In this edition of Cover 3, we look at the Giants after their 23-20 loss on Monday night in Atlanta.
JOHN SCHMEELK: Last week, I talked about the Giants' defense escaping blame for the team's troubles, but it did enough to win this game against the Falcons. Atlanta scored just 10 points in the first half and punted on its first three possessions, thanks to the Giants' three sacks in the first quarter. The Falcons gained 191 yards of offense but couldn't convert them into points. The second half was less successful but not much different from point production, with the Falcons scoring just 13, even though they never punted. The Giants' defense did force a fumble, the only turnover for either team, on Janoris Jenkins' strip of Julio Jones. Atlanta scored on a 30-yard run by Tevin Coleman, but otherwise had to rely on 50- and 56-yard field goals by Giorgio Tavecchio. If the Giants' offense could have scored touchdowns in the red zone, something that's becoming a consistent problem this season, the result of the game could have been a lot different.
DAN SALOMONE: Eli Manning is on pace for 4,711 yards, Odell Beckham Jr. for 121 catches, and Saquon Barkley for 16 total touchdowns. Boy, it doesn't feel like it, does it? If someone told you before the season that's where they would be through seven weeks, you'd assume the plan was working. The 37-year-old Manning's biggest problem, you'd think, was just deciding which weapon to unsheathe on any given play. Beckham was being Beckham, and Barkley was making the NFL look like the Big Ten. All of those things are kind of true, and kind of not true. They are putting up numbers, but not in the right spots. Monday night was a microcosm of it. Manning had the 10th-highest passing yardage total of his 223-game career, Beckham had 143 yards and a touchdown on his way to becoming the fastest receiver to 5,000 yards, and Barkley scored his seventh touchdown in seven games. Yet, the Giants fell to 1-6 in the standings and 27th in the NFL in scoring, largely due to inefficiency in the red zone.
Pat Shurmur and his staff will keep doing a lot of math, like the percentages of going for two, to try to win a game. One equation they don't consider, however, is the one everyone else cares about and the one that diminishes with every loss: playoff odds. They will just keep coaching and playing while the outside world starts to make plans for the team's future. "We aren't doing the math," Shurmur said after the game. "We're getting ready to play the Washington Redskins in about six days, so that's where we're at." Time and NFL wait for no man.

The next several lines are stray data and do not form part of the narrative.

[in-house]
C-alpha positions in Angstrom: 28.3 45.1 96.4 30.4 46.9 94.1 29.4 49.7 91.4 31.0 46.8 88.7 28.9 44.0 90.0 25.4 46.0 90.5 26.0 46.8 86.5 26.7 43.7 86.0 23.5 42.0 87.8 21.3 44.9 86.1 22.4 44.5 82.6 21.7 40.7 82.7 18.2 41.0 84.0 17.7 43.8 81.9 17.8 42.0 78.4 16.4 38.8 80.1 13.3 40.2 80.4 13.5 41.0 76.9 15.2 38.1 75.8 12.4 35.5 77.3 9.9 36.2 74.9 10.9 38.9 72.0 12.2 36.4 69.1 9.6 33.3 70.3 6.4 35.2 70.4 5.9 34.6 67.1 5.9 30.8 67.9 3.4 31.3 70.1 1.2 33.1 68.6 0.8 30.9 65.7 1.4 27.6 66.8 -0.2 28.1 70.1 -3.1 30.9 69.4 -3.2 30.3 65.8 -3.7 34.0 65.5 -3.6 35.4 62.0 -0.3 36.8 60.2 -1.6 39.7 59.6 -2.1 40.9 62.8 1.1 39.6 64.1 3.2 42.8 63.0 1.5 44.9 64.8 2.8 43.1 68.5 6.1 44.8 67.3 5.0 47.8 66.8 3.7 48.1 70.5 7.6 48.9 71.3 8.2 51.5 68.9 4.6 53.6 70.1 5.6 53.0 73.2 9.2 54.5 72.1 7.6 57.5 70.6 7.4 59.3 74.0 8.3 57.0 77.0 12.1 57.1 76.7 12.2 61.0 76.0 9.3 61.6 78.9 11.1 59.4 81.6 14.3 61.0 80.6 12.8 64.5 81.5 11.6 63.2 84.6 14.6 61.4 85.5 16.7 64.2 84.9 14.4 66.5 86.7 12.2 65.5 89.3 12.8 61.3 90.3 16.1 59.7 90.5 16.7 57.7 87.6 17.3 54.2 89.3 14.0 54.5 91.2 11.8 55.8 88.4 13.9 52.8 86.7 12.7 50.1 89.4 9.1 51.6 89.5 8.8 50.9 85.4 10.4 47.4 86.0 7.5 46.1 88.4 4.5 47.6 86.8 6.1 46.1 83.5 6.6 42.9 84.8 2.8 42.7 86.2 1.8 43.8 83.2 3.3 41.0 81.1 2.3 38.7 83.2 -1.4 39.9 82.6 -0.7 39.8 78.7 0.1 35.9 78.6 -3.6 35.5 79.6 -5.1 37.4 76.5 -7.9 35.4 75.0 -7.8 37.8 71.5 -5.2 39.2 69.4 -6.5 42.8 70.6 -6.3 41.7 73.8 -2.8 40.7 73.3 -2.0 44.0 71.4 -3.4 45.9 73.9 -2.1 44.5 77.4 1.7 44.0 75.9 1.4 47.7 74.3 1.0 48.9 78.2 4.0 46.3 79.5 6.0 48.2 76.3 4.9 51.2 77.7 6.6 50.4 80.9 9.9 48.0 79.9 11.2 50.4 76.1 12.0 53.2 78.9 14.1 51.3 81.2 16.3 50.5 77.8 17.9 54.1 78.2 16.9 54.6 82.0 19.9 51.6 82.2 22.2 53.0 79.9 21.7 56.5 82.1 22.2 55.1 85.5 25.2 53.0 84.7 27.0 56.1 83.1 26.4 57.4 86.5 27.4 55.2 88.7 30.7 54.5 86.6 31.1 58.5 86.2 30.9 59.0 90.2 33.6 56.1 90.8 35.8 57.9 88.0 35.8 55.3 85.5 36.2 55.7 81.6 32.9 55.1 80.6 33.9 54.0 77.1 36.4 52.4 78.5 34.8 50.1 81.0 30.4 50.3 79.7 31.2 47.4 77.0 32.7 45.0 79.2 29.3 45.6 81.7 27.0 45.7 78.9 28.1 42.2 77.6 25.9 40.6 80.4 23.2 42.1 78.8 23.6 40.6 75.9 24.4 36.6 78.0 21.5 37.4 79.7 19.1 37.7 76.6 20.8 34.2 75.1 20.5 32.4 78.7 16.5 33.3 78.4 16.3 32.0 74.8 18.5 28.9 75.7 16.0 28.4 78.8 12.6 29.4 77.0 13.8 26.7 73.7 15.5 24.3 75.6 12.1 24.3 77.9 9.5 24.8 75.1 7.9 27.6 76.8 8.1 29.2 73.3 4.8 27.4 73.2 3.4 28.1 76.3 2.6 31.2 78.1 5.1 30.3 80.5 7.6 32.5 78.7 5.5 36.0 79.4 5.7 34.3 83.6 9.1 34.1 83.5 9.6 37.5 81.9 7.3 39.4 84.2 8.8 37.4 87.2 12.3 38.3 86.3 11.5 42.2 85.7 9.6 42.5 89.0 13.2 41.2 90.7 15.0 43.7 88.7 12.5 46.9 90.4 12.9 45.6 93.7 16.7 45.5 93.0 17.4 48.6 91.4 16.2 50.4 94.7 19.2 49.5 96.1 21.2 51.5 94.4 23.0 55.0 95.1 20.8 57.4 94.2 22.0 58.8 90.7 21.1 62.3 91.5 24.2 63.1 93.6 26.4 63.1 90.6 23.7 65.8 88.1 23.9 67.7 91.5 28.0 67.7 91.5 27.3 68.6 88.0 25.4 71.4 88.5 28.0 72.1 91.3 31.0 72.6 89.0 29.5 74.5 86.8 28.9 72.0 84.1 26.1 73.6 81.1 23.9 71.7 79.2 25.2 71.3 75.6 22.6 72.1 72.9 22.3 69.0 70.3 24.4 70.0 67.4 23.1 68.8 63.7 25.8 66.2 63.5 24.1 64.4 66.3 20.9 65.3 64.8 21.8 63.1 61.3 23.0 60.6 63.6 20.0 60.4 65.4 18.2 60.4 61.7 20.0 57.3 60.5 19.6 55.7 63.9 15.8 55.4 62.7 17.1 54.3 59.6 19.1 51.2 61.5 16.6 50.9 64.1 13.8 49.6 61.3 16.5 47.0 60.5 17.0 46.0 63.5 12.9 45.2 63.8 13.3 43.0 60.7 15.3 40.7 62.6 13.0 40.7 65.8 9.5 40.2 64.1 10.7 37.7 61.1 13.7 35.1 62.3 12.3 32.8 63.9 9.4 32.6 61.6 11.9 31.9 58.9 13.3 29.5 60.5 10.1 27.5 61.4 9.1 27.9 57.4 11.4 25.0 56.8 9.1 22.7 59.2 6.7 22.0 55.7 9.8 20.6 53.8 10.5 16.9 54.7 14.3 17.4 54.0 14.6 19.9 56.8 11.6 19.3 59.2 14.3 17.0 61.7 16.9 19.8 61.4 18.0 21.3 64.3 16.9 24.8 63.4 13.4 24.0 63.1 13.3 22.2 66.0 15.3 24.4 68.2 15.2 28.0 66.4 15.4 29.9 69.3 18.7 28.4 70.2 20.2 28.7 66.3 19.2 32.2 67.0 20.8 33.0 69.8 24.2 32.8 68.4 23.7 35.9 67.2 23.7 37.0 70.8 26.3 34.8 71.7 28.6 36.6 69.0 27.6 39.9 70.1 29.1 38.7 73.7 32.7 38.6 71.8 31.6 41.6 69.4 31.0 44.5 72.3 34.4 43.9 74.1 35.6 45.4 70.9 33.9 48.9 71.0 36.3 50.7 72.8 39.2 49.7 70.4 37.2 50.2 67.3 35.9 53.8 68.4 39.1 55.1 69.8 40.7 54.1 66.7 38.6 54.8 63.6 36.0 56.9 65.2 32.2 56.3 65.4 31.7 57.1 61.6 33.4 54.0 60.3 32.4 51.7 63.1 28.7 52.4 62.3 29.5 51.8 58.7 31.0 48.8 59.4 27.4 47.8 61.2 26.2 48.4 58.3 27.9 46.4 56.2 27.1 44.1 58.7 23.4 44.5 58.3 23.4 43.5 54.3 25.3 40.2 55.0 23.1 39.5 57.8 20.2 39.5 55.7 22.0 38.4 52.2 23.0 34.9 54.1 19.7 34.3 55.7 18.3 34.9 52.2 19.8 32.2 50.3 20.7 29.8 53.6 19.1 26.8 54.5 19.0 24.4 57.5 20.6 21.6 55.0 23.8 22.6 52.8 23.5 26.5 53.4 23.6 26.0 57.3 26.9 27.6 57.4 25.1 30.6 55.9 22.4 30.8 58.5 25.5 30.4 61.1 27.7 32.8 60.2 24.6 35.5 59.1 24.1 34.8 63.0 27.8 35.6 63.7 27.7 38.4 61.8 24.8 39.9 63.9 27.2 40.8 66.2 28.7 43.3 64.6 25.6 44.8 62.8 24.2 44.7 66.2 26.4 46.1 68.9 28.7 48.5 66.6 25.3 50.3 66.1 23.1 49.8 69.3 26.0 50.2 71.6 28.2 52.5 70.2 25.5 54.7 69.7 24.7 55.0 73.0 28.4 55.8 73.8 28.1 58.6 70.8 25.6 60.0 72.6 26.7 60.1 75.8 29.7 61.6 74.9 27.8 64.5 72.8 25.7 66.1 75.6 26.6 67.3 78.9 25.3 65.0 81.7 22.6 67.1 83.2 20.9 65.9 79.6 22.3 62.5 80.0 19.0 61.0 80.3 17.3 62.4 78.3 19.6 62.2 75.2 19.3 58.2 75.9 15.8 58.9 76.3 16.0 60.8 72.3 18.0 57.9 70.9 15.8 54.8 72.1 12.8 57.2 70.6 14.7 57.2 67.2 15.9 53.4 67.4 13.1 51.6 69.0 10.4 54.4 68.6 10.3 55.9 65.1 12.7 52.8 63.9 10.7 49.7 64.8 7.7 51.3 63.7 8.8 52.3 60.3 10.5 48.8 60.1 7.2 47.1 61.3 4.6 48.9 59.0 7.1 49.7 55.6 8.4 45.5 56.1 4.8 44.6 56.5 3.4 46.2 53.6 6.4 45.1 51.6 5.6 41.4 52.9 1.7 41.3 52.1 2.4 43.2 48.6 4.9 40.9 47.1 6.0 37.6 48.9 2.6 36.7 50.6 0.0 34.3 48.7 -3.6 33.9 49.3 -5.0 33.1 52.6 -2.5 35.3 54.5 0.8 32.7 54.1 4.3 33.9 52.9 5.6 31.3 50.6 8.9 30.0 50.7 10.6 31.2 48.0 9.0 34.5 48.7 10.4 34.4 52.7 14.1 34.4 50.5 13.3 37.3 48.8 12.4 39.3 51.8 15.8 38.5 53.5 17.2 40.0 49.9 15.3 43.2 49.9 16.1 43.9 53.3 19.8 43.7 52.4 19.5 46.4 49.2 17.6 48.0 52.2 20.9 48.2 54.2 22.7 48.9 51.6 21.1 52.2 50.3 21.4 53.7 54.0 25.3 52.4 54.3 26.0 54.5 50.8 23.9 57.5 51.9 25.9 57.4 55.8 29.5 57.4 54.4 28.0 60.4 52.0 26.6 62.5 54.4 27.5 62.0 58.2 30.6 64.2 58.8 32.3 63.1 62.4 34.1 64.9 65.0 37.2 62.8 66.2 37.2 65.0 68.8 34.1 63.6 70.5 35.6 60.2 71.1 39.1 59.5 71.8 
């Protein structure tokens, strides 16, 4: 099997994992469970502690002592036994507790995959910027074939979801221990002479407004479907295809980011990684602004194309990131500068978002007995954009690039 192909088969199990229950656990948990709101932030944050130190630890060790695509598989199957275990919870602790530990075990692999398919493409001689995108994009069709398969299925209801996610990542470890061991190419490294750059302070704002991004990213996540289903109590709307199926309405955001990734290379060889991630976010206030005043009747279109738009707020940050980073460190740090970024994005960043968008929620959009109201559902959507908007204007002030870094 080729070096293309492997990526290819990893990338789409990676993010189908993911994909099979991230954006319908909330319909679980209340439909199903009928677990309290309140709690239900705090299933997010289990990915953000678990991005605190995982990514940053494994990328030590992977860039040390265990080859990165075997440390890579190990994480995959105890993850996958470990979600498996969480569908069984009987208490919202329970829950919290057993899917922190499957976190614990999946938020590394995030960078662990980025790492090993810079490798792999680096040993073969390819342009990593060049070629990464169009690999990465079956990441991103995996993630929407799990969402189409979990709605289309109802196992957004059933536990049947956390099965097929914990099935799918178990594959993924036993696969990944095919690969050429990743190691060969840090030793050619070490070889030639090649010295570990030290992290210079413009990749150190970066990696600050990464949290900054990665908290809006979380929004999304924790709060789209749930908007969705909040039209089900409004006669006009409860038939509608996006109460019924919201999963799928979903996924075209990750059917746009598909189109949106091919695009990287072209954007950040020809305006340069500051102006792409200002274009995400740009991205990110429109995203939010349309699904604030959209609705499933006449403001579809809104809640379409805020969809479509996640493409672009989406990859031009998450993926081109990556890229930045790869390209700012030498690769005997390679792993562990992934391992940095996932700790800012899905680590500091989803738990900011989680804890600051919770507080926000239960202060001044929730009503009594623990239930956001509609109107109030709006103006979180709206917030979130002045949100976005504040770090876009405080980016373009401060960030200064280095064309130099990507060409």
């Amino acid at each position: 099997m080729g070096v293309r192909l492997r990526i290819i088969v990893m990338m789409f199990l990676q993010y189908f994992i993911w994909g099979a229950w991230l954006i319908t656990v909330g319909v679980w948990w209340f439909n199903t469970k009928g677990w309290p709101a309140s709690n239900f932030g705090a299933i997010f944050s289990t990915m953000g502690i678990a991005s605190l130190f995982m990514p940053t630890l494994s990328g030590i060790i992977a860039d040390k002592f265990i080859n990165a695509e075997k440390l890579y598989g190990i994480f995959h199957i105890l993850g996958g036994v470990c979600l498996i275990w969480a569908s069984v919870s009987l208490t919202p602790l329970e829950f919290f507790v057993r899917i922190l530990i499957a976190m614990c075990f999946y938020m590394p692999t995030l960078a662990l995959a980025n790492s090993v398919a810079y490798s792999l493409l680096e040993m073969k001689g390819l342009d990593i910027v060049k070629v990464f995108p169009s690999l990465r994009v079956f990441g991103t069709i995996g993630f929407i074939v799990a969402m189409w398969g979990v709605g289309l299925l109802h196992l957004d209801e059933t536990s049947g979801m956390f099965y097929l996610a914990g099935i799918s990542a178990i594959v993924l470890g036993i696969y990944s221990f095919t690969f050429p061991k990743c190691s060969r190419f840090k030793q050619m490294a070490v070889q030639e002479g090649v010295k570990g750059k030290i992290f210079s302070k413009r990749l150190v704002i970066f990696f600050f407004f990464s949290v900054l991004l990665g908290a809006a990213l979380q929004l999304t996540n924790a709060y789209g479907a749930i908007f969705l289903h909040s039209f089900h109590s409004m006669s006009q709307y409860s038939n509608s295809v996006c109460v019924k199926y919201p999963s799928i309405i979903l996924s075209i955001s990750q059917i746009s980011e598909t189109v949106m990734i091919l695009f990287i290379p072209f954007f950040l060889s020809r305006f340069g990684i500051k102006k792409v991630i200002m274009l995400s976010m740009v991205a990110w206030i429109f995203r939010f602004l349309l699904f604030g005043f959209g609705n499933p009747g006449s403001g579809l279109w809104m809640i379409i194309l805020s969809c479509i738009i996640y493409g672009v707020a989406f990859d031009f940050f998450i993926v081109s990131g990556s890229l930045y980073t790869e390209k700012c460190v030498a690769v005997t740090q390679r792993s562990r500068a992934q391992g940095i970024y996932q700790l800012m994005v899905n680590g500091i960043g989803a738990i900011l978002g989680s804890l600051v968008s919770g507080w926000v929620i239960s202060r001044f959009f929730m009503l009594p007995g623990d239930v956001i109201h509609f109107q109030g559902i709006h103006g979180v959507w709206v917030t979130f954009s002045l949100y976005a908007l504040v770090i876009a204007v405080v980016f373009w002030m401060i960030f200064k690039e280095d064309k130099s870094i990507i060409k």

LANCE MEDOW: For the second straight week, the Giants outgained their opponent in total yards. In Week 6 against the Eagles, the Giants came out on top, 401-379, and on Monday night edged the Falcons, 433-423. The problem is those 400-yard totals have equated to 13 and 20 points, respectively. The Giants are moving the ball, but the common theme in the last two games is it does not translate into points. In those two contests combined, the Giants are 2-for-8 in the red zone, including 2-for-5 on Monday night in Atlanta. So why has the team struggled so much to punch it in? Pick your poison. You can point to a variety of reasons, including surrendering sacks, negative runs, penalties, miscues between the quarterback and receivers and dropped passes. Most of those factors were in play against the Falcons, but the lack of a consistent run game really hurt the team.
On the Giants' first red-zone trip, they moved the ball down to the Atlanta 13 yard-line and ran three pass plays, one of which ended in a sack. On the second red-zone trip, they ran the ball three straight times, including twice with Saquon Barkley, but couldn't punch it in. On the third red-zone trip, the Giants made it down to the Atlanta 18-yard line, where Eli Manning threw three straight incompletions. When you advance the ball to the red zone, you're clearly not working with as much space. That's why the ability to run the ball successfully in those circumstances is so important.
While the defense surrendered a 30-yard touchdown run to Tevin Coleman in the second half, which was a huge turning point in the game from a big picture perspective, that unit held one of the best offenses in the NFL to just 23 points. Atlanta entered Week 7 averaging 28 points per game and had scored at least 31 points in each of its previous four home games. Based on those numbers, the defense did enough to keep the Giants in the game and give them a chance to win, but you can't trade field goals for touchdowns against most teams in the NFL, especially the Falcons.